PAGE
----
'If the decision is unfavorable, the applicant bank is so notified. If the decision is favorable the Comptroller issues a formal certificate evidencing his approval and consent to the establishment and operation of a branch bank at the designated location.'

20

No certificate of the Comptroller was issued in this case, prior to the opening of The Wayne Oakland Branch in Troy. The Comptroller informed the National Bank of Detroit that the branch should not open until the certificate was issued.

21

Since the only legal way in which the Commissioner's approval is evidenced is by his certificate, the branch of the National Bank of Detroit could not be said to be approved until the certificate was issued. A nod, a conversation, a telephonic communication, a telegram, or a letter does not suffice for the approval of the Comptroller, within the meaning of the statute.

22

Since there was no approval by the Comptroller of the application by the National Bank of Detroit, for the branch bank, within the intendment of the statute, there cannot be said to be any 'establishment' of such branch within the statutory meaning of the term. The claimed finding of fact of the district court that the Comptroller had approved the application is, accordingly, of no consequence. In this regard, it is to be said that the district court found that the Comptroller had notified the National Bank of Detroit that its application had been approved, and stated that a certificate would be issued when he received further information. In any event, since no certificate had been issued, the matter is not important, in our view of the case.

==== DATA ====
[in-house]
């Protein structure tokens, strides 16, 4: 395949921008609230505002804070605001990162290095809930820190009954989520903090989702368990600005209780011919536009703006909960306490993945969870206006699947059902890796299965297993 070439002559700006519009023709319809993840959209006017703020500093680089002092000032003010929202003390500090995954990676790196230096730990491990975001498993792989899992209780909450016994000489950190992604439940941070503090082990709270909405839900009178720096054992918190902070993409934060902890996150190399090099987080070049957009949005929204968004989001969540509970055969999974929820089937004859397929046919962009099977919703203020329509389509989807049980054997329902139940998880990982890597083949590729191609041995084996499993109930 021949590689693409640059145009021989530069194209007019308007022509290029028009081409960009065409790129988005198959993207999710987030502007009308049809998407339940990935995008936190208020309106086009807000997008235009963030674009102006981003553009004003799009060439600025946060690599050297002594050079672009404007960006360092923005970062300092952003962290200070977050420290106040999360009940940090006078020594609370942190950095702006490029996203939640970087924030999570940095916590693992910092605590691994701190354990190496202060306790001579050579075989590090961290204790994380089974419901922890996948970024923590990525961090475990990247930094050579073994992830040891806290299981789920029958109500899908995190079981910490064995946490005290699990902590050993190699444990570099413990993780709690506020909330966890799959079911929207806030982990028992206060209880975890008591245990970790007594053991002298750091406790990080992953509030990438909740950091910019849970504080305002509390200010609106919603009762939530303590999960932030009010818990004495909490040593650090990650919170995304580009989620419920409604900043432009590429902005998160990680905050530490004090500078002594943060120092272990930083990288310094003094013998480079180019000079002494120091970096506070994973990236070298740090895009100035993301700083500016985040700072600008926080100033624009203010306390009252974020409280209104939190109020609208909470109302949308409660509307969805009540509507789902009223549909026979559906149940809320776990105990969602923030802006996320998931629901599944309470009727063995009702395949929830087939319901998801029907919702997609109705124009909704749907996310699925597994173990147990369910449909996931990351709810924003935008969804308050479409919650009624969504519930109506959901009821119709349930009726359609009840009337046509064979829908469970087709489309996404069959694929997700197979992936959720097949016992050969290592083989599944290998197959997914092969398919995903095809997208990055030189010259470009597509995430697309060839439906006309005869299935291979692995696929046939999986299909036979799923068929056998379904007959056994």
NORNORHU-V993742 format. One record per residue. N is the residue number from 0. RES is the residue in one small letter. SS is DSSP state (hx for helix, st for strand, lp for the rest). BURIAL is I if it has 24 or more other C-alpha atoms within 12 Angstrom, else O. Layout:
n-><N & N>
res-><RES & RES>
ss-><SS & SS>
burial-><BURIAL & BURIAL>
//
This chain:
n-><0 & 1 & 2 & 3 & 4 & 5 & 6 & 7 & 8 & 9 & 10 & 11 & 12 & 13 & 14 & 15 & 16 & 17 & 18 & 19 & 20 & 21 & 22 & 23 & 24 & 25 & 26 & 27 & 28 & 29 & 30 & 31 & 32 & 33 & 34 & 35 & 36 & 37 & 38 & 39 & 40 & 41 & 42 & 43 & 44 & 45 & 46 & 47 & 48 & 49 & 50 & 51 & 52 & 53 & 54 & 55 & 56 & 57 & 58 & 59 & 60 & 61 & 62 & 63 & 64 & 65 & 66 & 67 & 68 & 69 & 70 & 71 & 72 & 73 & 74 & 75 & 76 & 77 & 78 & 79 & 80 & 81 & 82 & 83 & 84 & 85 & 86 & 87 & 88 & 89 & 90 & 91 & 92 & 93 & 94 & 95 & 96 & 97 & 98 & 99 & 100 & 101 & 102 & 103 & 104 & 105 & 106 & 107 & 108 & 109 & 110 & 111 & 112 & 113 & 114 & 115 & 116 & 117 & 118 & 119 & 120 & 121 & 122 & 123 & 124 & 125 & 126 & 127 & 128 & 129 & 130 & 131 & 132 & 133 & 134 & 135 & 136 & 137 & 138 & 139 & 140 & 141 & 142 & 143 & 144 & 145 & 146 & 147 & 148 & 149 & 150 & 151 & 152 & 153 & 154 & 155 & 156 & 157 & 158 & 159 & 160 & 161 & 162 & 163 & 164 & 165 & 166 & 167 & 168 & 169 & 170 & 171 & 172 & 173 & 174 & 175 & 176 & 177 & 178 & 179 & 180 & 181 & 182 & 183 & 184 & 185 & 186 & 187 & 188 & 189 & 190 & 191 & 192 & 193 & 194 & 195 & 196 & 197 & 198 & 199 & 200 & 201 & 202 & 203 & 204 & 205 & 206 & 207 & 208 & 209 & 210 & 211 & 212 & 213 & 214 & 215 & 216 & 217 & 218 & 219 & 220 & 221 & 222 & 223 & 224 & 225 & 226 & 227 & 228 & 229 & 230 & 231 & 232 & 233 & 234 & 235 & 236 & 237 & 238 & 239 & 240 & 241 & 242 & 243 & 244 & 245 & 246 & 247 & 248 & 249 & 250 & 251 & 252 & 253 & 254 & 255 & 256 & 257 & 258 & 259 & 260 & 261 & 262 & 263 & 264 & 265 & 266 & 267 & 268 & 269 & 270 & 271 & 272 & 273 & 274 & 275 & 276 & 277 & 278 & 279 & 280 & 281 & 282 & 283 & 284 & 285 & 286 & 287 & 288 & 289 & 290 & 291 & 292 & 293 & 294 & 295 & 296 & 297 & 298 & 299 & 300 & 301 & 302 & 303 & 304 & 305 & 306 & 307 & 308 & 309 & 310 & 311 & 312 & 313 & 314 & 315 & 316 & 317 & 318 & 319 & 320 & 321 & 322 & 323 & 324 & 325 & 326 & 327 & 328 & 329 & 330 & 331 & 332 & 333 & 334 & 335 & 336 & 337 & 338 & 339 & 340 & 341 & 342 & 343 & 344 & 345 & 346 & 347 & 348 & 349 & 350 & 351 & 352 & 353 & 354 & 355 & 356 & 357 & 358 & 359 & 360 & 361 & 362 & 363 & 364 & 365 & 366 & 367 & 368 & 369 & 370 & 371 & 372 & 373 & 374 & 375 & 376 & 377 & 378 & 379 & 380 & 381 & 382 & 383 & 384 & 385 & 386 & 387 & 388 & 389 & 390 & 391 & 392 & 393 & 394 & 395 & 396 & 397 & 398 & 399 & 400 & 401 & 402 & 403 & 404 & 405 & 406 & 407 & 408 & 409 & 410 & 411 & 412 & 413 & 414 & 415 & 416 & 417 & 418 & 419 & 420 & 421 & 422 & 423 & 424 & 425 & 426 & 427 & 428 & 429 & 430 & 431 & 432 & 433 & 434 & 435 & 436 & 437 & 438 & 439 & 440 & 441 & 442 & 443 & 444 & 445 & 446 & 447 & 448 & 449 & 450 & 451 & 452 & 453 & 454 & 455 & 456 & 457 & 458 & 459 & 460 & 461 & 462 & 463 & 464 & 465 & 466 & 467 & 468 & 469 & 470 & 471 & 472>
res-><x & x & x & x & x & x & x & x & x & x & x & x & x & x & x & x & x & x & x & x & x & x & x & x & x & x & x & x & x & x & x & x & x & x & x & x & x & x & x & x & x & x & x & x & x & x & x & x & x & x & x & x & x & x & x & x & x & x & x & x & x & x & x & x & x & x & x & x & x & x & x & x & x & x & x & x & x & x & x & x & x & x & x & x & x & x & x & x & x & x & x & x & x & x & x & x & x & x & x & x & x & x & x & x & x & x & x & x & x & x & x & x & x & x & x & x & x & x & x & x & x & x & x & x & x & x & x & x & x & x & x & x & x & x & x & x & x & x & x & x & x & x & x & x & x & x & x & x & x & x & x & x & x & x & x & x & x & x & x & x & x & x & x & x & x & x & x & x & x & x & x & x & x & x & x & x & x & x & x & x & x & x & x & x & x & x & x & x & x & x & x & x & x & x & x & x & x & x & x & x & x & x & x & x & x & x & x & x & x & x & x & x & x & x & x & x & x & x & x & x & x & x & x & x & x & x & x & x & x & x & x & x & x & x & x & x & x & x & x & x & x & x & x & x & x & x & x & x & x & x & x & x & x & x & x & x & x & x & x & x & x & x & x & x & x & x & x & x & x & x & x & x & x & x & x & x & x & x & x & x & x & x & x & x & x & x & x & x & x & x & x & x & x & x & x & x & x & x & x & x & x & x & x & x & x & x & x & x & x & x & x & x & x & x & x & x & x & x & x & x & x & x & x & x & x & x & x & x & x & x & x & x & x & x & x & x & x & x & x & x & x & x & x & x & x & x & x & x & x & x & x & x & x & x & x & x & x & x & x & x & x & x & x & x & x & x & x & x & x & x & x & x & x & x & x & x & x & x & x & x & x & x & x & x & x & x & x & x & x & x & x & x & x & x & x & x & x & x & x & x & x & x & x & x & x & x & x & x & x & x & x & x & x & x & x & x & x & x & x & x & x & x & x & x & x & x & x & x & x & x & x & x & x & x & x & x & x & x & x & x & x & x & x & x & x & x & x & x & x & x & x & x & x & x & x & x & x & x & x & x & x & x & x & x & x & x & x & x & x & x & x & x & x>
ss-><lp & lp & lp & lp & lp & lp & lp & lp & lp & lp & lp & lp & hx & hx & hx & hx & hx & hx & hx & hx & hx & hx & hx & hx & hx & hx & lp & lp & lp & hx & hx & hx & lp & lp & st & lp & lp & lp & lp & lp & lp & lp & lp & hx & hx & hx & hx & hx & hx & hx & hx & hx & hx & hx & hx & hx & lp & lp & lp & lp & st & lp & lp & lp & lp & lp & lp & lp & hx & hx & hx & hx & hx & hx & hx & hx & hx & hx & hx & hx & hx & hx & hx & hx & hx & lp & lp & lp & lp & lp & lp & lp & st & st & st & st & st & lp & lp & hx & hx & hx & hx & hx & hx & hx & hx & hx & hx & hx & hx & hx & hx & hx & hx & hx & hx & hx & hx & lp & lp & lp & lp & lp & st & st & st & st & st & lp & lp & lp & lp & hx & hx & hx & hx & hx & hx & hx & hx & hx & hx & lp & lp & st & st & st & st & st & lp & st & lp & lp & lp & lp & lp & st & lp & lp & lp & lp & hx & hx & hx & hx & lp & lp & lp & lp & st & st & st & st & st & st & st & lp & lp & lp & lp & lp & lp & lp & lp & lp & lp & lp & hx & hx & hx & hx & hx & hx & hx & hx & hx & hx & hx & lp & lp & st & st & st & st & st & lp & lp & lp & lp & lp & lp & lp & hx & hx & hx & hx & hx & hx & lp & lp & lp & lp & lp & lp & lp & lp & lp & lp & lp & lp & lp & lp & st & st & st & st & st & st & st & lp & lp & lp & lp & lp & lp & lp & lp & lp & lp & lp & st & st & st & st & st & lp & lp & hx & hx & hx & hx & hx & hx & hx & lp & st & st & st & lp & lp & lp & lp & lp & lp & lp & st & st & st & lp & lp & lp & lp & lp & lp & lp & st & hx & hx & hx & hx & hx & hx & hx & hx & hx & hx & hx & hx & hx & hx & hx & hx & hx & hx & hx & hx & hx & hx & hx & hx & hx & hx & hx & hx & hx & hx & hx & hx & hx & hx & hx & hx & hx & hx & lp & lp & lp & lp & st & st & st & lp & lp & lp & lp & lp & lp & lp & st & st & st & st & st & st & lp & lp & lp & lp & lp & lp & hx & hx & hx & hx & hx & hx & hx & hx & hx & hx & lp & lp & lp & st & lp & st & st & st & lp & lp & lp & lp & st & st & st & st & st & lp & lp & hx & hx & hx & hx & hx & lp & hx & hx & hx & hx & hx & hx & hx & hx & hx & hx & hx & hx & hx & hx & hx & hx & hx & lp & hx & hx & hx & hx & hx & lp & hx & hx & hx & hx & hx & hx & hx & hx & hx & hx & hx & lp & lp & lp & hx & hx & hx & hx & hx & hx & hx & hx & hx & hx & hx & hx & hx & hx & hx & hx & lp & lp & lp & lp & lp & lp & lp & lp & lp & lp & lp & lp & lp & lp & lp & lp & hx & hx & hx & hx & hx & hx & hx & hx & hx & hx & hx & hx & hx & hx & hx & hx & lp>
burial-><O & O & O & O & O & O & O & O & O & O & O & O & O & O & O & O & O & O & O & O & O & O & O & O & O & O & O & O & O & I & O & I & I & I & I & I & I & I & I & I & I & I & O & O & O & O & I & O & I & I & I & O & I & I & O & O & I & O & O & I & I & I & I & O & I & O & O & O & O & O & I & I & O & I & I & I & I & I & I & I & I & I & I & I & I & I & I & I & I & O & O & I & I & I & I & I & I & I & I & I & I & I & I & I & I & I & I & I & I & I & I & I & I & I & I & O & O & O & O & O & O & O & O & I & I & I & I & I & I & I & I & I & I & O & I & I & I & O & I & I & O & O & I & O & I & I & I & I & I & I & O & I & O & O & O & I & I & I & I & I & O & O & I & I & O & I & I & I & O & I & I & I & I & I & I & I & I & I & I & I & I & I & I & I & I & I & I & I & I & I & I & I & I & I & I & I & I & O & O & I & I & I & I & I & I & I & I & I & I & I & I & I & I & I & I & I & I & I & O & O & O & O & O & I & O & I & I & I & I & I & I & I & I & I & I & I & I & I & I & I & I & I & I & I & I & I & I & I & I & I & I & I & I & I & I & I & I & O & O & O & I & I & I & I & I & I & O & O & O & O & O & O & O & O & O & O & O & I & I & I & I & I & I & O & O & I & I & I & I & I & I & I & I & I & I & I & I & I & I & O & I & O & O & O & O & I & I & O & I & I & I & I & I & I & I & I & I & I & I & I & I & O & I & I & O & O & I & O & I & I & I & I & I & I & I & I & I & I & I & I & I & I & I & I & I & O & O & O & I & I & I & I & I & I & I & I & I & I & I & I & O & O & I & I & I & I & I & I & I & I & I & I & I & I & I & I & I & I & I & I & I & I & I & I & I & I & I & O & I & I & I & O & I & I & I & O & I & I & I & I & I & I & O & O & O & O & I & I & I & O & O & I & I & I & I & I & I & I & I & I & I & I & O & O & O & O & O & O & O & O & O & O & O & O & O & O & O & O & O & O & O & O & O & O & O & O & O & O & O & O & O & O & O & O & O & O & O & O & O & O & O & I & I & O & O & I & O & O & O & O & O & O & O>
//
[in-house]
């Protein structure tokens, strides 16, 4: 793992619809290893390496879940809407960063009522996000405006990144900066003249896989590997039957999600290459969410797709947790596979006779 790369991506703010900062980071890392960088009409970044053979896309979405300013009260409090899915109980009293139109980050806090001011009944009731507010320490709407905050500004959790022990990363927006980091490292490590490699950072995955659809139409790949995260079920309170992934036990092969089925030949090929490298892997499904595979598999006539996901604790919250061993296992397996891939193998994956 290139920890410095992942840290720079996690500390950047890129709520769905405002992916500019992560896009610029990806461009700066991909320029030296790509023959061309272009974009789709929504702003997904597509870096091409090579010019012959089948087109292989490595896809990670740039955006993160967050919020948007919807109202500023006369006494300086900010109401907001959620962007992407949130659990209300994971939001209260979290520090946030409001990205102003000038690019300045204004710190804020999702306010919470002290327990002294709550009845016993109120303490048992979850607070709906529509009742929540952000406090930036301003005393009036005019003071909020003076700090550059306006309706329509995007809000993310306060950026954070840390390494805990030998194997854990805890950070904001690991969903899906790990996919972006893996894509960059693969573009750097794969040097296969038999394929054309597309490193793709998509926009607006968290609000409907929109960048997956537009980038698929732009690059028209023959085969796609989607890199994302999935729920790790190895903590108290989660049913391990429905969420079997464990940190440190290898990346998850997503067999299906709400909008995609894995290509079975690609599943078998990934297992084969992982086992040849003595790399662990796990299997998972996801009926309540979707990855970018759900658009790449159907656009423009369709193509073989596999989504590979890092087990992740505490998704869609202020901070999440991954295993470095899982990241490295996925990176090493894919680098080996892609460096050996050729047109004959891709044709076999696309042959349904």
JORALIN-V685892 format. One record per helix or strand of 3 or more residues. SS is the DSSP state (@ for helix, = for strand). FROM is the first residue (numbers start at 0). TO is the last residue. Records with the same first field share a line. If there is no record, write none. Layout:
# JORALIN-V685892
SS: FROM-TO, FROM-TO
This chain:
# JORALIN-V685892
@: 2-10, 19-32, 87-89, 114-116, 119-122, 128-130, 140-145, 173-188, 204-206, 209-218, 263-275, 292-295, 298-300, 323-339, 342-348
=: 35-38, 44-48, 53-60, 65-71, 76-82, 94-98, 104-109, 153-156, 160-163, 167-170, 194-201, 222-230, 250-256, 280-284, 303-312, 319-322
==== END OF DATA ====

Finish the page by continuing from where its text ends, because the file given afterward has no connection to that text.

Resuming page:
23

All of the foregoing would seem to demonstrate the wisdom of cooperation between the state and federal banking authorities in matters affecting the approval, and the establishment, of state and national banks. Such cooperation appears to have been intended by Congress, and, in this case, by the Michigan legislature. The express provisions of the federal statute governing the establishment and operation of national banks look to what has been done by the state; and the express provisions of the state statute look to what has been done by the federal government. This accounts for the fact that there was a working agreement between the Comptroller of the Currency and the Michigan State Banking Commissioner to the effect that the Comptroller would always notify the State Banking Commissioner of any application by a national bank for the opening of a branch in the State of Michigan in order to avoid the Comptroller's approval of a branch of a national bank in a city in Michigan in which a state bank or its branch was already established, or had been approved by the Michigan State Banking Commissioner.

24

It was the deviation by the national banking authorities from this established practice, at the request of the officers and legal counsel of the National Bank of Detroit that the Comptroller keep that Bank's application for a branch confidential and secret from the Michigan State Banking Commissioner, which resulted in the conflict in this case between the state and national banking authorities.

25